August 15, 2018 feature
Maze runners and square dancers: Cytosolic diffusion of nanosized objects in mammalian cells
Cells are complex, multi-compartmentalized entities of matter enclosed with a variety of membrane-bound organelles ranging from the microscale (µm) down to the nanoscale (nm) in diameter. These structures intermingle in a crowded aqueous phase known as the cytoplasm, within which diffusion deviates from Brownian motion. Understanding the concept of "cell crowding" and the impact on intracellular mobility can enable controlled diffusion within cells for improved drug delivery and other medical applications. The eukaryotic cytoplasm is a biphasic poroelastic (fluid and solid interaction) medium, containing a fluid phase (cytosol with water and soluble proteins) and a solid phase (cytoskeleton and other organelles).
Experiments conducted with tracers on intracellular motion have typically revealed both Brownian and subdiffusive motion (or anomalous diffusion). High concentrations of macromolecules in the cytoplasm described as "obstructive molecular crowding" and biochemical interactions (electrostatic or hydrophobic) naturally affect the mobility of intracellular tracers.
As a result, a fundamental question has remained unresolved: Can a unified framework account for the large variability of behaviors observed in cytosolic diffusion? Now writing in Nature Materials, Fred Etoc and colleagues have used single-particle tracking of fluorescent nanoparticle (NP) tracers to observe and propose a unified framework that describes the diffusion dynamics of nanosized objects in the eukaryotic cell cytoplasm.
The researchers demonstrate:
- Inert objects were unaffected by obstructive molecular crowding to show Brownian motion, diffusing in a medium of low viscosity—if they were below approximately 75 nm in size. The researchers metaphorically compared them to "maze runners"
- Tracers that were approximately 25 nm in size but with increased non-specific interactions slowed down diffusion by three orders of magnitude, to gradually become anomalous and were compared to "square dancers"
The strength of non-specific interactions is captured into a single parameter using a simple continuous time random walk (CTRW) model, a textbook model that describes the random walk performed by diffusing particles. By fixing a few basic properties of the random walk, it was possible to observe that diffusing particles explored an area (mean square displacement – MSD) that grew linearly in time. To define the phenomenon of intracellular motion experimentally, Etoc and co-workers hijacked a cellular entry gate known as the pinocytosis pathway (observed with vesicle formation to transport biological materials), to import functionalized and fluorescently labelled nanoparticles (NPs) in to living HeLa cells. Cytoplasmic diffusion of individual NPs (20 to 50 NPs per cell) was recorded by time-lapse microscopy and quantified using single-particle tracking analysis.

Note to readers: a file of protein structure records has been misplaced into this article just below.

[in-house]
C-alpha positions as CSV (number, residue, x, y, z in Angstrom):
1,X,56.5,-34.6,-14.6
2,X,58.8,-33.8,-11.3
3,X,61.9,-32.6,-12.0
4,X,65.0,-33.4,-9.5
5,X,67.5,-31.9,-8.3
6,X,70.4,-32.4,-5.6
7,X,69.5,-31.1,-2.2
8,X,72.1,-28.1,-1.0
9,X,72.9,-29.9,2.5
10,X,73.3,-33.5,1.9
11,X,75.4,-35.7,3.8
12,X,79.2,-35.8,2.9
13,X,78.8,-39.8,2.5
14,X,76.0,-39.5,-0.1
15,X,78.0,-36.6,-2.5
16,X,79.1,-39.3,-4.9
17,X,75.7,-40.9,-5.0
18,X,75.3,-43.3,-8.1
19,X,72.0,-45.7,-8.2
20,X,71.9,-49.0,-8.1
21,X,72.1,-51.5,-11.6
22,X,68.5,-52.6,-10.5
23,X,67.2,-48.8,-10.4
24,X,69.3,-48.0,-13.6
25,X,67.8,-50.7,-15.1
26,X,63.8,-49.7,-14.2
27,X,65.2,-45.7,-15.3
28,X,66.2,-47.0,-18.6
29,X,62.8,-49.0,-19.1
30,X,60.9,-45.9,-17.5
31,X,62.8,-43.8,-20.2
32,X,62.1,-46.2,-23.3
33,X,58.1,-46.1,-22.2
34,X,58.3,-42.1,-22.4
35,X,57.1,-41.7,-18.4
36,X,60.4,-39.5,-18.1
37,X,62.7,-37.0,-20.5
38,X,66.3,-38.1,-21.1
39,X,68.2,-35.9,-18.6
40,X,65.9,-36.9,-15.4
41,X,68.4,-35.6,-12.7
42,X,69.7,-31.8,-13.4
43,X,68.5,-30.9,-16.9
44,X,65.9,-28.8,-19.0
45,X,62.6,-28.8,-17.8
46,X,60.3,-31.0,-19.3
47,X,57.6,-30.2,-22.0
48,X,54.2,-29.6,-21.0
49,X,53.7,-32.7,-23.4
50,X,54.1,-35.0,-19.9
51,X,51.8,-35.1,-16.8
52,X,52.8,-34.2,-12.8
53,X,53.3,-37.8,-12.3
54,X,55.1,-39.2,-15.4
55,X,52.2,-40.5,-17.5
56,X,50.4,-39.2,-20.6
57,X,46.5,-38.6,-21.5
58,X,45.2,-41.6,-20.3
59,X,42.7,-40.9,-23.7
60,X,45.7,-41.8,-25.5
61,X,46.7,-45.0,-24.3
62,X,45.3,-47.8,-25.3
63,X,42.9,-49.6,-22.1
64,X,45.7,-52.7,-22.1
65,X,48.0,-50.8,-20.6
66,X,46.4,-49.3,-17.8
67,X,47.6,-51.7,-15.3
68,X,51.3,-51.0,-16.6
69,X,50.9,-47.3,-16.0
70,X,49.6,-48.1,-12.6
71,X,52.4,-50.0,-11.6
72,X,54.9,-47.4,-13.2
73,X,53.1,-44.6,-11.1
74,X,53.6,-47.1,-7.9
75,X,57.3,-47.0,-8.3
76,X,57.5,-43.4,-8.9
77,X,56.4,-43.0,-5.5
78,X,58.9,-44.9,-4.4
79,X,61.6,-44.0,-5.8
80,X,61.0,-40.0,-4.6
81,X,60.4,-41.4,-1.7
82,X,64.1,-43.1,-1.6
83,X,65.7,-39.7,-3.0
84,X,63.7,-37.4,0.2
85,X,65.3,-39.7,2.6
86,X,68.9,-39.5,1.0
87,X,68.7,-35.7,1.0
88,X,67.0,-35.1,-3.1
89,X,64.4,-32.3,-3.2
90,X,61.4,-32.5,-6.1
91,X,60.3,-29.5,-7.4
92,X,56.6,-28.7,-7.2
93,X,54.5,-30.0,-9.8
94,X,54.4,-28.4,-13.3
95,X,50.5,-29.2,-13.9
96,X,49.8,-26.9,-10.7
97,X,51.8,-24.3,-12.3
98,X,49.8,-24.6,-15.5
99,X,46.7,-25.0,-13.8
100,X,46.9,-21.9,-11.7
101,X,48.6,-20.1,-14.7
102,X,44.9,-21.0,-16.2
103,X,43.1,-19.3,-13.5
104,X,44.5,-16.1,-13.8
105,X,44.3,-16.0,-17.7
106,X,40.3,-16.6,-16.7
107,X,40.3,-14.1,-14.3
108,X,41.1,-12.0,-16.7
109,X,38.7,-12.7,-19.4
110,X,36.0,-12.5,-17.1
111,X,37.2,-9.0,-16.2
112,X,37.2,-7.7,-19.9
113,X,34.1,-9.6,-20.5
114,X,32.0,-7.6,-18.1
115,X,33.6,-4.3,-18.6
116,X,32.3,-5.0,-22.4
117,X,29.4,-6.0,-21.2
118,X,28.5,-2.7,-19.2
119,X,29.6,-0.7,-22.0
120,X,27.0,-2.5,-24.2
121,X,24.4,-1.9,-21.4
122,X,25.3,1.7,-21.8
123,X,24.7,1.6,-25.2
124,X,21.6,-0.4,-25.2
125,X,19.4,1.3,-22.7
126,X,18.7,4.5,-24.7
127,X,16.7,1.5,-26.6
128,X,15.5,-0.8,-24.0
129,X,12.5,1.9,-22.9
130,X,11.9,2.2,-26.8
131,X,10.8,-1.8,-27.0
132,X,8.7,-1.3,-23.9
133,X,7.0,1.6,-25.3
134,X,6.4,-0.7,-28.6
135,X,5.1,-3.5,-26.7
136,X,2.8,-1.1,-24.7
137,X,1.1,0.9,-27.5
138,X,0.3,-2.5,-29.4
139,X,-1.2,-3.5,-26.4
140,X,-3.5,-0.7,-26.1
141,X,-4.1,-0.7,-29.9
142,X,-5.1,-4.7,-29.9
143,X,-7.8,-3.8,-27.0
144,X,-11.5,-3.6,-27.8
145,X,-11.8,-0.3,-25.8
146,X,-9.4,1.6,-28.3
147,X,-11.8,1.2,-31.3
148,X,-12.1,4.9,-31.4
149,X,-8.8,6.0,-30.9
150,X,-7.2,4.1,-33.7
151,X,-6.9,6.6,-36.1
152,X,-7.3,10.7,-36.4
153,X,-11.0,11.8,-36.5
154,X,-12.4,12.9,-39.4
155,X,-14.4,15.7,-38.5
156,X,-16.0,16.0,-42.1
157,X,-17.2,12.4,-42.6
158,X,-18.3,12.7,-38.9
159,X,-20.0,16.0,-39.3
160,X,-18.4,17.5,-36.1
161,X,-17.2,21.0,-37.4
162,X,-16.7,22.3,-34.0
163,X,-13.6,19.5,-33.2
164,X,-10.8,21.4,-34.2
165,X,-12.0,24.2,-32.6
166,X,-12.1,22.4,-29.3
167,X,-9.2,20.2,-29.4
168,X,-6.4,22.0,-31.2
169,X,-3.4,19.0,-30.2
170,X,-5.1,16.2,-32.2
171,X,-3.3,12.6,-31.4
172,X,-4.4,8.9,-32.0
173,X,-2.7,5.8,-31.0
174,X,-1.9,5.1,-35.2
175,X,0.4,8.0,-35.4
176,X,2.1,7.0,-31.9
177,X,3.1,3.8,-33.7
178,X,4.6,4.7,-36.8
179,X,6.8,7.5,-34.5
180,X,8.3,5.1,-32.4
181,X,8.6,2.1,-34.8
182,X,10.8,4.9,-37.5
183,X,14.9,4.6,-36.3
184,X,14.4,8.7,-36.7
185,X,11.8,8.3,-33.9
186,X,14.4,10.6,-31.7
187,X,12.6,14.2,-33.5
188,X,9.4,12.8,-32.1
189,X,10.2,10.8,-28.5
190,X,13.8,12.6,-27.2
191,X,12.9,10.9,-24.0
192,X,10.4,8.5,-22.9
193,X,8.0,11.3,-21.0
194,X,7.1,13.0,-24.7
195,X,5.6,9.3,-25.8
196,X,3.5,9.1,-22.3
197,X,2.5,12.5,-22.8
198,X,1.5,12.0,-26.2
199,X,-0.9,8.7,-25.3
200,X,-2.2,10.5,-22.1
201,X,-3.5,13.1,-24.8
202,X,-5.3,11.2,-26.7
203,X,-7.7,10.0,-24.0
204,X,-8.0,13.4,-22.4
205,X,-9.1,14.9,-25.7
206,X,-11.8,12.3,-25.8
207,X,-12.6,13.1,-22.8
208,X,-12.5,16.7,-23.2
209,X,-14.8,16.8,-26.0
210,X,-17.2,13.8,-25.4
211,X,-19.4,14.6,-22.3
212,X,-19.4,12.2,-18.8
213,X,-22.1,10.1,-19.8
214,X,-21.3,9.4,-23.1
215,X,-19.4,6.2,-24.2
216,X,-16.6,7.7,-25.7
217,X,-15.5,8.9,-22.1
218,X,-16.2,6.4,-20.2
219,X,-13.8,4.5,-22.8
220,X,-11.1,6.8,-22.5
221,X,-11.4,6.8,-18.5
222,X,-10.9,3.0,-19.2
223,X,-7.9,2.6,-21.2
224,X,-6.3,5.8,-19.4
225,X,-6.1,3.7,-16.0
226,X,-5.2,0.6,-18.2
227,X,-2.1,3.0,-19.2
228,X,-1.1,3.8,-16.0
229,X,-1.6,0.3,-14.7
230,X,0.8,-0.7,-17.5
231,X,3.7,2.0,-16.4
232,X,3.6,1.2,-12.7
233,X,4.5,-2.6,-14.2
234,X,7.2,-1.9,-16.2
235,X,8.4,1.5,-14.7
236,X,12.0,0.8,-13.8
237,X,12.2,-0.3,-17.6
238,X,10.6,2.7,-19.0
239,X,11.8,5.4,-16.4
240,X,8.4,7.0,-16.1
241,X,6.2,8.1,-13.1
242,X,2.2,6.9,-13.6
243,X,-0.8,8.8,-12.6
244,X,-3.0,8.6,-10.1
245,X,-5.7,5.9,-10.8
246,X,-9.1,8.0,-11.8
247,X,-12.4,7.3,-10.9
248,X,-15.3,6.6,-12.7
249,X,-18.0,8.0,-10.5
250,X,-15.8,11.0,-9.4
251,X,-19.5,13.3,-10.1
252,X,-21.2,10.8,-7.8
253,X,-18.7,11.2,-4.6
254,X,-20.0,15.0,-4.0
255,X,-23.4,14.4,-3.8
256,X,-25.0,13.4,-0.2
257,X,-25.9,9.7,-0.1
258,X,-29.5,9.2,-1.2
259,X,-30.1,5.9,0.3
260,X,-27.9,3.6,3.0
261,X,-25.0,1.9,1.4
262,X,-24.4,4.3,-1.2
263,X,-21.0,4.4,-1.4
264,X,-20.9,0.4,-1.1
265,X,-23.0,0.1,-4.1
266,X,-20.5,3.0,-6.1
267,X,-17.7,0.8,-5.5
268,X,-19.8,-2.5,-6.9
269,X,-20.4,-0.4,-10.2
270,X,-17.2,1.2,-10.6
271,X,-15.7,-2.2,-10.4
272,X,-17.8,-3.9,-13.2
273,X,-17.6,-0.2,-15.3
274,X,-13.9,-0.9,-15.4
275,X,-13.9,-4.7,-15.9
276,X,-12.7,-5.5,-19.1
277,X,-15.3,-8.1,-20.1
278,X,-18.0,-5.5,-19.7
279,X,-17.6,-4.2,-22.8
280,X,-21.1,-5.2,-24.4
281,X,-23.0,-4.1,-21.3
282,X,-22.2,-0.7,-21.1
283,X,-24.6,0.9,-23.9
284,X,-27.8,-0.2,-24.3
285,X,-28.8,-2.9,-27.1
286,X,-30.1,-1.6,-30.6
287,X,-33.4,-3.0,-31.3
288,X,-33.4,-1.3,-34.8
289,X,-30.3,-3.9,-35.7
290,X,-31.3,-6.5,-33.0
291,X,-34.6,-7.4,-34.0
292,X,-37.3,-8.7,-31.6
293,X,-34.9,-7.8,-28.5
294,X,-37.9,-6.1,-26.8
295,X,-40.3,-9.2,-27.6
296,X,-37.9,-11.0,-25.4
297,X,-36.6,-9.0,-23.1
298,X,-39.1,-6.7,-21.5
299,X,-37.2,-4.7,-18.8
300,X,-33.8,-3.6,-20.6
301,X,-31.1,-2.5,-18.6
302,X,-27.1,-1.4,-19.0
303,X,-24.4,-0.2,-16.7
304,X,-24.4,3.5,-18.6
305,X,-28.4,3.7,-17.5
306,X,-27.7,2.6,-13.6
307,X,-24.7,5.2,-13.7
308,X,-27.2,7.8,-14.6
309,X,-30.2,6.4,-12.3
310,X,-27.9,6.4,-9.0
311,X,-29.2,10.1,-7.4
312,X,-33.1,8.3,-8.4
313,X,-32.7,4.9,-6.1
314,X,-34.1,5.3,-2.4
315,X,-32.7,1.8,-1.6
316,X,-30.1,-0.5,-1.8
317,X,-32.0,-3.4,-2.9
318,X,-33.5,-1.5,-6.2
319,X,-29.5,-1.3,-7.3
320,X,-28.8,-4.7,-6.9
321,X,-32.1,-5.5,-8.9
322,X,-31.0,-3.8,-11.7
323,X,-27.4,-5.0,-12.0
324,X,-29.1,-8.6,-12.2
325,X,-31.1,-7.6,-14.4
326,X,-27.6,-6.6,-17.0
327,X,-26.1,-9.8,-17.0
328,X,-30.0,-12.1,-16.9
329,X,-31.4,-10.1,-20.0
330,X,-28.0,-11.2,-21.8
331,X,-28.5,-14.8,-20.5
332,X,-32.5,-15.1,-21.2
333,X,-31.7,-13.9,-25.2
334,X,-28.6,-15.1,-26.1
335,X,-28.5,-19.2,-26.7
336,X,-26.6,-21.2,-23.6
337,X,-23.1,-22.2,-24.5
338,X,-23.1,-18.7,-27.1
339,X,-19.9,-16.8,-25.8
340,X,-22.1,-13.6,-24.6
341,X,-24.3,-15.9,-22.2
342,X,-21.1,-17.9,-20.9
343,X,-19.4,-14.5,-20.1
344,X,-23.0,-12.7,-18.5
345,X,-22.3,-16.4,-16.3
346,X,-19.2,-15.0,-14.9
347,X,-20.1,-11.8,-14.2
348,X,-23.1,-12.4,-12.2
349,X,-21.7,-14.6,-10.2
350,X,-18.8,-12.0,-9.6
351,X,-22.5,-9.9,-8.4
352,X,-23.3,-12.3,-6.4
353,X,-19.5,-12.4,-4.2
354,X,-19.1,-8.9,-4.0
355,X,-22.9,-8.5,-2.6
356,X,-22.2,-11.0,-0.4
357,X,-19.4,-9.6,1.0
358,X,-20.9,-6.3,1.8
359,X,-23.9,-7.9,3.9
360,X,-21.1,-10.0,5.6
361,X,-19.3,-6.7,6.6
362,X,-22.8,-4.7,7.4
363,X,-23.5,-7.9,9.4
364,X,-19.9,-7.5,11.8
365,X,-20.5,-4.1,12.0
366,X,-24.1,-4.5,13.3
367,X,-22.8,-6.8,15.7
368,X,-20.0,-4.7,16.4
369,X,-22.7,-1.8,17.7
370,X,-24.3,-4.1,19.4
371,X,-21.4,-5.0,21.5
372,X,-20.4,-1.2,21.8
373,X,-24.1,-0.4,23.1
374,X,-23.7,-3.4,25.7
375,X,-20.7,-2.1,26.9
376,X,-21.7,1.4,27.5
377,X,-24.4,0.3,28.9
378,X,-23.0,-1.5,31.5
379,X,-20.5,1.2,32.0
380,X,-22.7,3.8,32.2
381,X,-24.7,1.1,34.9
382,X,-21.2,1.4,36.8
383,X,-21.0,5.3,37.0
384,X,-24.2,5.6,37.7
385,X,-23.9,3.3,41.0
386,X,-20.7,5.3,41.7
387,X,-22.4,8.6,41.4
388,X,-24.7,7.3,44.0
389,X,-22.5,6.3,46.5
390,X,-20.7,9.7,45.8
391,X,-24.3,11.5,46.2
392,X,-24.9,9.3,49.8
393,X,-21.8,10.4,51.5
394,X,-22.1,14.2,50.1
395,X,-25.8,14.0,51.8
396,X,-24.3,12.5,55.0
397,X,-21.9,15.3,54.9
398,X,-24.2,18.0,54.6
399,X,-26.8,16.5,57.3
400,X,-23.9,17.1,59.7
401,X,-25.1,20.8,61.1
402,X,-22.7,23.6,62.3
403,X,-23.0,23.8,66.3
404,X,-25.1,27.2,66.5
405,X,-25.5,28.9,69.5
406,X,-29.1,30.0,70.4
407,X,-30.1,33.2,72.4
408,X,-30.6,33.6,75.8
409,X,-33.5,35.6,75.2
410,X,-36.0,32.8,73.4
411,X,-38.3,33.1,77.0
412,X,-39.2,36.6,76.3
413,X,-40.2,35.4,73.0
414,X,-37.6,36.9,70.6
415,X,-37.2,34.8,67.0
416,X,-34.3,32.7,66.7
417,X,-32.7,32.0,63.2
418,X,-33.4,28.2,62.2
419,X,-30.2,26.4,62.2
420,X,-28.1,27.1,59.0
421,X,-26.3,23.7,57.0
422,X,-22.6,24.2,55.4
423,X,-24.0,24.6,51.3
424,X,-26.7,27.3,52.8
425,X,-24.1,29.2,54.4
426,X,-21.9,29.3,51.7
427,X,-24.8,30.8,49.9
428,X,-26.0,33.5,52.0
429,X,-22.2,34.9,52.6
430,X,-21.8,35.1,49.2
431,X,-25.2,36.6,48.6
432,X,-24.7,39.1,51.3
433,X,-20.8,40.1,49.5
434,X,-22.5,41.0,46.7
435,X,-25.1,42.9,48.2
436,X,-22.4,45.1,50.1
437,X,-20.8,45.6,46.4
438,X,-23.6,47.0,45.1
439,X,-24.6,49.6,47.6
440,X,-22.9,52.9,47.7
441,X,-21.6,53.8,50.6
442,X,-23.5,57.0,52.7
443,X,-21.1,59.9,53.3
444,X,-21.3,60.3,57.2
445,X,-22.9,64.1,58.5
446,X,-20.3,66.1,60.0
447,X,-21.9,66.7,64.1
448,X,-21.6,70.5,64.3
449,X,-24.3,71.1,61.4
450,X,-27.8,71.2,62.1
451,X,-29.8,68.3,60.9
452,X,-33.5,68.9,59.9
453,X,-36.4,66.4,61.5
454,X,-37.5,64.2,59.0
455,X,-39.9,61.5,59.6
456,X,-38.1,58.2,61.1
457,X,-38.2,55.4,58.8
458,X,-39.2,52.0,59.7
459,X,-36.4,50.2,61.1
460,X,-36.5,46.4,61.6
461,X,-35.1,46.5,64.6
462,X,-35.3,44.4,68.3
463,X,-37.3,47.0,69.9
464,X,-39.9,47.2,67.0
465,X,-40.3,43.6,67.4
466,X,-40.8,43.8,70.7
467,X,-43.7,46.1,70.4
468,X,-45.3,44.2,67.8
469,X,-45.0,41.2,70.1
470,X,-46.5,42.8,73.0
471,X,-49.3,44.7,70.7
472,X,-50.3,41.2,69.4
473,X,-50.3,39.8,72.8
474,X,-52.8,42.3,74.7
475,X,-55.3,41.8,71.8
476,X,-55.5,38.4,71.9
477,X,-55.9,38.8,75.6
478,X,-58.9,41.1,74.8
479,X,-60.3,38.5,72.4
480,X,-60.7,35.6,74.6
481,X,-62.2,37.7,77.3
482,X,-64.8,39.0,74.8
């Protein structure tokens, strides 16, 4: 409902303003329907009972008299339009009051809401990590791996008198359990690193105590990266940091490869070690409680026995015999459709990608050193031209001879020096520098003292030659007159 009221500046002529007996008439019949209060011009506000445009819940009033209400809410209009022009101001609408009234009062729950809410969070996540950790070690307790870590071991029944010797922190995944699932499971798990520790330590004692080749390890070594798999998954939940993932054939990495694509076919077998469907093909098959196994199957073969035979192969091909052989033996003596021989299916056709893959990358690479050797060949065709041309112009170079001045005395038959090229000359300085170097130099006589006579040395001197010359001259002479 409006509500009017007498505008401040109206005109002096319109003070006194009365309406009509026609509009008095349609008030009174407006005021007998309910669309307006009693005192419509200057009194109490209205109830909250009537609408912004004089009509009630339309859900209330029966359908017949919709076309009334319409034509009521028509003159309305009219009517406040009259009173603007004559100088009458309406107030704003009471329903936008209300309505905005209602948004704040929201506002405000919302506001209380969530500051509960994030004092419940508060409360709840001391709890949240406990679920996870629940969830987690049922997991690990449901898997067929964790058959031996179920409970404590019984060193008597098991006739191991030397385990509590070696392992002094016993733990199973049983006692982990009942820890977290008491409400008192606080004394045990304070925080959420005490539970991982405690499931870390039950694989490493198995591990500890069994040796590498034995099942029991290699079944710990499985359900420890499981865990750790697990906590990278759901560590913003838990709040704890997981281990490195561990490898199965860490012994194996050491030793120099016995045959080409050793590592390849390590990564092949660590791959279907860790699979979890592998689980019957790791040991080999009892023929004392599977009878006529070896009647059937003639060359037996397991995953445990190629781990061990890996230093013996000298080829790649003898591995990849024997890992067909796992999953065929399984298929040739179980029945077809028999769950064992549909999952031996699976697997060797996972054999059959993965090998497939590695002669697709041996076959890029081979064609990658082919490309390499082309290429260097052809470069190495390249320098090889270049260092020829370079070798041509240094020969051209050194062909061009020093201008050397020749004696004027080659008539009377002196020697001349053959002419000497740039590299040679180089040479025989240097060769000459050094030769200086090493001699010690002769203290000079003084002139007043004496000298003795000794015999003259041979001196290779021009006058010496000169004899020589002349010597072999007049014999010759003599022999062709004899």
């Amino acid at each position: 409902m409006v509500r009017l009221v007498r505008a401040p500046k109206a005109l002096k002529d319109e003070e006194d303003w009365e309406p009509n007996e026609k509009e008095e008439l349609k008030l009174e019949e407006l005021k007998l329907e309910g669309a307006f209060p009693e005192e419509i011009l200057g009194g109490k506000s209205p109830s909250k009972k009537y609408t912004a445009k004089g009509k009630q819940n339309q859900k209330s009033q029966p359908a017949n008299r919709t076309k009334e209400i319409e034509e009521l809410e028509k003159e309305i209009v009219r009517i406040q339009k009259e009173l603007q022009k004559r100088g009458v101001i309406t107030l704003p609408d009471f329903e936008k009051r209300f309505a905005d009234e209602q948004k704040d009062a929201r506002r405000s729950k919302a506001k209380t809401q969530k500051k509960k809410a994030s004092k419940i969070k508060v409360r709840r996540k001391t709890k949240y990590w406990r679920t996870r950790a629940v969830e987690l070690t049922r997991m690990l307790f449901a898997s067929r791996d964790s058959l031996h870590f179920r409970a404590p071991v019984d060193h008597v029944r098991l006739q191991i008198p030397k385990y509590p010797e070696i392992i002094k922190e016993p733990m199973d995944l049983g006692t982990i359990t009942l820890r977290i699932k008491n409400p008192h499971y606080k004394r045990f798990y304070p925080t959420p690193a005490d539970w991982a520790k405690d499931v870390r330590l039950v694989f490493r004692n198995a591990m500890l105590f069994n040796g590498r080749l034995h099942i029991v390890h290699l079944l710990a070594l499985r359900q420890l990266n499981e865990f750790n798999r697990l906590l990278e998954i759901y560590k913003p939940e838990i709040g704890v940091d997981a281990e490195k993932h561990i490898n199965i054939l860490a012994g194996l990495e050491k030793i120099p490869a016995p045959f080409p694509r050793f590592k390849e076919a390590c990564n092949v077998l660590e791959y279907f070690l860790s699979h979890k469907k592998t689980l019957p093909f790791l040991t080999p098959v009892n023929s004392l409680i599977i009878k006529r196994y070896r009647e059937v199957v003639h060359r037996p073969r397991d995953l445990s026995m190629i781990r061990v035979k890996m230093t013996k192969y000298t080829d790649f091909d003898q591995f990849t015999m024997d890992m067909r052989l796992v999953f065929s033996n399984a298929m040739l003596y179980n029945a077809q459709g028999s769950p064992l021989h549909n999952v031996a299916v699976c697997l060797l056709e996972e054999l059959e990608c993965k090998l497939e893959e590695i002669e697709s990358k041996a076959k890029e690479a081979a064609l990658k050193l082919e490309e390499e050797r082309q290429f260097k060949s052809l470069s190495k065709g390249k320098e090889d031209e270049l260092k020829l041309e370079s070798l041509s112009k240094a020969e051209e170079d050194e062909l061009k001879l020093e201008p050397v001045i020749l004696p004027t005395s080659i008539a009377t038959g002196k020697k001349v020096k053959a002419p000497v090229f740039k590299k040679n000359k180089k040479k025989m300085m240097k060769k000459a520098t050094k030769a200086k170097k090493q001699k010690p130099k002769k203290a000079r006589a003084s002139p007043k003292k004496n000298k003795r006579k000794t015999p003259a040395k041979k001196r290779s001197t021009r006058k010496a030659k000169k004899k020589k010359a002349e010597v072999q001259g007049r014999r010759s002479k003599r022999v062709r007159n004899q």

A brief osmotic shock enabled the dispersion of NPs into the cytoplasm. The NP's diffusion-based exploration of the cell's interior was monitored by extensive single-particle tracking experiments. Using this approach, a variety of NP surface modifications and particle sizes ranging from 15 to 75 nm were observed to interact with the surroundings for pronounced diffusion anomalies.
In the study, Etoc et al. estimated mobility at short timescales by computing time averaged MSD at 60 ms, expressed in terms of the diffusion coefficient D60ms To represent the behavior of the whole population of NPs in each condition, the distribution of the parameters α (anomalous exponent) and D60ms arising from each individual trajectory, was presented as a two-dimensional (2-D) density map. Such density plots for hundreds of trajectories and conditions that integrated the results of α and D60ms were summarized elegantly in the findings.
The experimental data were also explained with a minimal model based on continuous-time random walks, where particles were described to take power-law-distributed rests between periods of free diffusion motion. With this approach, the findings on MSD could be reproduced and captured as particle trajectories. Future work is required to explore if these results also apply to crowds of one to 10 nm-sized macromolecules in cells. Gaining an understanding of how anomalous random walks can be altered when modifying non-equilibrium conditions in cells (such as changed metabolic states) will keep both experimentalists and theorists busy.
Overall, the researchers proposed a unified framework to describe the dynamics of diffusion related to nanosized objects in the cell cytoplasm. The study also provided a quantitative benchmarking tool to design perfectly inert NPs that could diffuse within cells unhindered by obstacles, and defined them as "lone maze runners." Such insights may become crucial to design intracellular drug delivery pathways to easily reach molecular targets within cells in the future.
Matthias Weiss. A tale about square dancers and maze runners, Nature Materials (2018). DOI: 10.1038/s41563-018-0126-1
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Alice B. Fulton. How crowded is the cytoplasm?, Cell (2004). DOI: 10.1016/0092-8674(82)90231-8
Felix Höfling et al. Anomalous transport in the crowded world of biological cells, Reports on Progress in Physics (2013). DOI: 10.1088/0034-4885/76/4/046602
O. Bénichou et al. Geometry-controlled kinetics, Nature Chemistry (2010). DOI: 10.1038/nchem.622
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